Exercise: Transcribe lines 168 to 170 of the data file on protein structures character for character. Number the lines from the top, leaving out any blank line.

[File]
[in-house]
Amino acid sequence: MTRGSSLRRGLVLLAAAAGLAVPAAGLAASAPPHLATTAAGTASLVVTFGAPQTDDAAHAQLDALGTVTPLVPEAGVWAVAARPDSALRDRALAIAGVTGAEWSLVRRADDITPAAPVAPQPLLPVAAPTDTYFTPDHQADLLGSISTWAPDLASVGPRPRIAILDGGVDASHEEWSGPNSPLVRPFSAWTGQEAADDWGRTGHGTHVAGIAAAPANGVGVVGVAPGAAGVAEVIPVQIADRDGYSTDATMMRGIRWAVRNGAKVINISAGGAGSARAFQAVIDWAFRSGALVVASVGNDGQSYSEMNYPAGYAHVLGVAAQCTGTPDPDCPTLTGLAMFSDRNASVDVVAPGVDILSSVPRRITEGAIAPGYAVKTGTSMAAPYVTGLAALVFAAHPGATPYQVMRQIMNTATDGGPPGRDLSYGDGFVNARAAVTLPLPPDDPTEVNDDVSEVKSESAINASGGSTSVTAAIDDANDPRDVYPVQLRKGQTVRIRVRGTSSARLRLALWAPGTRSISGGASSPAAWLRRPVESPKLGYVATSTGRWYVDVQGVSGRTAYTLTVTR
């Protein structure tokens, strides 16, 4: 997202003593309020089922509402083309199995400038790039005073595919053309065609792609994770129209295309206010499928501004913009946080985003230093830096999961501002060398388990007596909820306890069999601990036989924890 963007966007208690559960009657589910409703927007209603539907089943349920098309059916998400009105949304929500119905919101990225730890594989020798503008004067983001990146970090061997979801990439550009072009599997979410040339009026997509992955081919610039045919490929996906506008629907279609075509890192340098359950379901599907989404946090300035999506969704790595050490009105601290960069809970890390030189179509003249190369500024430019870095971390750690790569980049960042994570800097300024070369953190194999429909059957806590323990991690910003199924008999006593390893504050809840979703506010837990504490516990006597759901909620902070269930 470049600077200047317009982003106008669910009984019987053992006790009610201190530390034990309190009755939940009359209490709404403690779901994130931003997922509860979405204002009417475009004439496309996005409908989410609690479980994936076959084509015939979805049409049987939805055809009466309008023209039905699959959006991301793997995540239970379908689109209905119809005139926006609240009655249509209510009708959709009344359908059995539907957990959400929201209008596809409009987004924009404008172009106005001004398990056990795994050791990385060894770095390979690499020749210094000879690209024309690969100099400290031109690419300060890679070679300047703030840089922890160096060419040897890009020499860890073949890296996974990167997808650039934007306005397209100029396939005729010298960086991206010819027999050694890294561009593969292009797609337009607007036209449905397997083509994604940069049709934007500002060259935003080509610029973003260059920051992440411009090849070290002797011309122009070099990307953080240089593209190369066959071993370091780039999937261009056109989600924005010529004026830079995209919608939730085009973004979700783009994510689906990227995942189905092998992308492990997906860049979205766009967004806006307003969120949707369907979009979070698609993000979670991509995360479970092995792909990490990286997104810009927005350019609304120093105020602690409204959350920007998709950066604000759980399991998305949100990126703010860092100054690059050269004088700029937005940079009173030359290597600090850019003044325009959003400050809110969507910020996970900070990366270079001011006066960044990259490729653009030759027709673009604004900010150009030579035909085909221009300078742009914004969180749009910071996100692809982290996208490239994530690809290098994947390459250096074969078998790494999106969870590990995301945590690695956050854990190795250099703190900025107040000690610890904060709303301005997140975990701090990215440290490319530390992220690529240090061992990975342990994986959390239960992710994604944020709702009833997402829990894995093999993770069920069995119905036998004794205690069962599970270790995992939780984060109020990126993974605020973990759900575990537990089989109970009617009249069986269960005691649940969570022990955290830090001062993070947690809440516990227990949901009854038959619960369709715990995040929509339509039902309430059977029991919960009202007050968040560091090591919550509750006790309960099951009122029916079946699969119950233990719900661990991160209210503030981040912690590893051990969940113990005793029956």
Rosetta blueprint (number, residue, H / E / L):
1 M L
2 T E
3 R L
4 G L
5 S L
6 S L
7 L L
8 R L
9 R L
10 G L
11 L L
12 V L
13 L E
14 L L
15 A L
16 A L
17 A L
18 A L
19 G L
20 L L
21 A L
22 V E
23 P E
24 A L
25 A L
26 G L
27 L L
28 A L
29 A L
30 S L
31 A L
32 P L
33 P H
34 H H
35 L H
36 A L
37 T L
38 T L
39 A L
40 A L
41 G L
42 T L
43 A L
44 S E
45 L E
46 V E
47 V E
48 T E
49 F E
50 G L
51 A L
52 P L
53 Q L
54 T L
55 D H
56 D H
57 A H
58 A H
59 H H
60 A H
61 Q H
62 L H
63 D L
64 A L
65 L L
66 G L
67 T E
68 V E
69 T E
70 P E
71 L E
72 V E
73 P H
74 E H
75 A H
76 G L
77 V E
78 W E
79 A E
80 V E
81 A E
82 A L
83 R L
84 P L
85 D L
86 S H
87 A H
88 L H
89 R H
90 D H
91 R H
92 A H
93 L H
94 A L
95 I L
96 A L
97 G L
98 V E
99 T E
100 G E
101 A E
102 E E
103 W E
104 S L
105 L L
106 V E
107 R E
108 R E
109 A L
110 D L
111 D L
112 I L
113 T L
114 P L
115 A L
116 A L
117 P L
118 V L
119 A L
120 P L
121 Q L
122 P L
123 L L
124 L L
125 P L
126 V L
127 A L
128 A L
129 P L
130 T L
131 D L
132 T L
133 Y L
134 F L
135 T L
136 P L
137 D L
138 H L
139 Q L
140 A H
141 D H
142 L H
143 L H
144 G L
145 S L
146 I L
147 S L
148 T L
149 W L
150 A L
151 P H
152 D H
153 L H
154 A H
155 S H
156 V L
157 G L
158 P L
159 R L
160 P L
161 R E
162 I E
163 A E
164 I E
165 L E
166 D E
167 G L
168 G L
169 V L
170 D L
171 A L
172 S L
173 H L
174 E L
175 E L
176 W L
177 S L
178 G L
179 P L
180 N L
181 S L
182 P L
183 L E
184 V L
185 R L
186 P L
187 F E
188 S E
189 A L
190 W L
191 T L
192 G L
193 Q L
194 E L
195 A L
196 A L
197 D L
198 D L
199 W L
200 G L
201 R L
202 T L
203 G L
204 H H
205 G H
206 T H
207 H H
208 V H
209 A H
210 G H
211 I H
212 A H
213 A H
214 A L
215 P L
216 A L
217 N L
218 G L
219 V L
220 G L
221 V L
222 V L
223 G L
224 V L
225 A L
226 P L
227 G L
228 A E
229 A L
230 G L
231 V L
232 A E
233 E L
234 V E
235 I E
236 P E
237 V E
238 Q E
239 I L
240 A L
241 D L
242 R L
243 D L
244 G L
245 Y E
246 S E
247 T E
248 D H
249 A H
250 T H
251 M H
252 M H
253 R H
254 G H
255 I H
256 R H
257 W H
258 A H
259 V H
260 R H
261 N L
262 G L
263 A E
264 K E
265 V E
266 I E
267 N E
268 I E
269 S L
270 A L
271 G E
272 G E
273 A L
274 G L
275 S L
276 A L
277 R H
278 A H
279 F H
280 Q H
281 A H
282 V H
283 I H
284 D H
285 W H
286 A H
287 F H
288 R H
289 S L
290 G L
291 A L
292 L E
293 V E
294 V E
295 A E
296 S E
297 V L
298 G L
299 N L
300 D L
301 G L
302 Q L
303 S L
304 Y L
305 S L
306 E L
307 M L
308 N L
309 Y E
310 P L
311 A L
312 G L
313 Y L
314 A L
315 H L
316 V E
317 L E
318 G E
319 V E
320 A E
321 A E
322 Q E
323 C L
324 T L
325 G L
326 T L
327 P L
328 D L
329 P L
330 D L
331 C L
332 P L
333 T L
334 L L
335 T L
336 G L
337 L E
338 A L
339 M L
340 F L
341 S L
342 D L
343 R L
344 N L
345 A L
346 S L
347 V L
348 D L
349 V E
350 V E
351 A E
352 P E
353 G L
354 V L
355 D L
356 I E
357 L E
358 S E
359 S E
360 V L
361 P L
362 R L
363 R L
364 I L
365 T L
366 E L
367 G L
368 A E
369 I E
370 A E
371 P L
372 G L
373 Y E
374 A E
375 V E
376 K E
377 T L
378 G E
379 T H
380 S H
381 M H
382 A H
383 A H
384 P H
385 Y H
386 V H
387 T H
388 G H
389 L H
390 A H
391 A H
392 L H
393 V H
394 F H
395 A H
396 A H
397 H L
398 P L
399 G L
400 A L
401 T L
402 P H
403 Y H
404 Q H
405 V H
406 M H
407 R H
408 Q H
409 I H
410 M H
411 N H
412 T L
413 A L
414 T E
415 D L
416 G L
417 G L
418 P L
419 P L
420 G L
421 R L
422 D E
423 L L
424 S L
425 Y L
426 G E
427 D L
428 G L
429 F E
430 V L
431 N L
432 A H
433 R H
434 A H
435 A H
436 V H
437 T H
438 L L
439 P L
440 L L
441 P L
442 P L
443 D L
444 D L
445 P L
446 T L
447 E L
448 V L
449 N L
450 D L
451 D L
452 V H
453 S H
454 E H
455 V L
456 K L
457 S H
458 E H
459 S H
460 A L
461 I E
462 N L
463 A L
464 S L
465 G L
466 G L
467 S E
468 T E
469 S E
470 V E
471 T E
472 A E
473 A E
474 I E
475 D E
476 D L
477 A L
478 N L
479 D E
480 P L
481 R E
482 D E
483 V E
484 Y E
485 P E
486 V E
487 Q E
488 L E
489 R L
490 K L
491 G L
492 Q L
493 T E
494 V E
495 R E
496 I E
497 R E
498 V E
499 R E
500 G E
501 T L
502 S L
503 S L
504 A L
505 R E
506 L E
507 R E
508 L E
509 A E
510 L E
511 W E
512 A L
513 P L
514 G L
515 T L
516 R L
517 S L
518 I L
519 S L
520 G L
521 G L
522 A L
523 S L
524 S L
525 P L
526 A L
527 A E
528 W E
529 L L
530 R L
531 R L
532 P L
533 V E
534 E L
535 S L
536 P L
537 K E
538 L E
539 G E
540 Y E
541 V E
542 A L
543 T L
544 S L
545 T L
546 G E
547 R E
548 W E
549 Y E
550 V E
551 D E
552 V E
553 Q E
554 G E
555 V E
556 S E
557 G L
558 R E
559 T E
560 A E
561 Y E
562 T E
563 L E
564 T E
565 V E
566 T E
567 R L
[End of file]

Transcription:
164 I E
165 L E
166 D E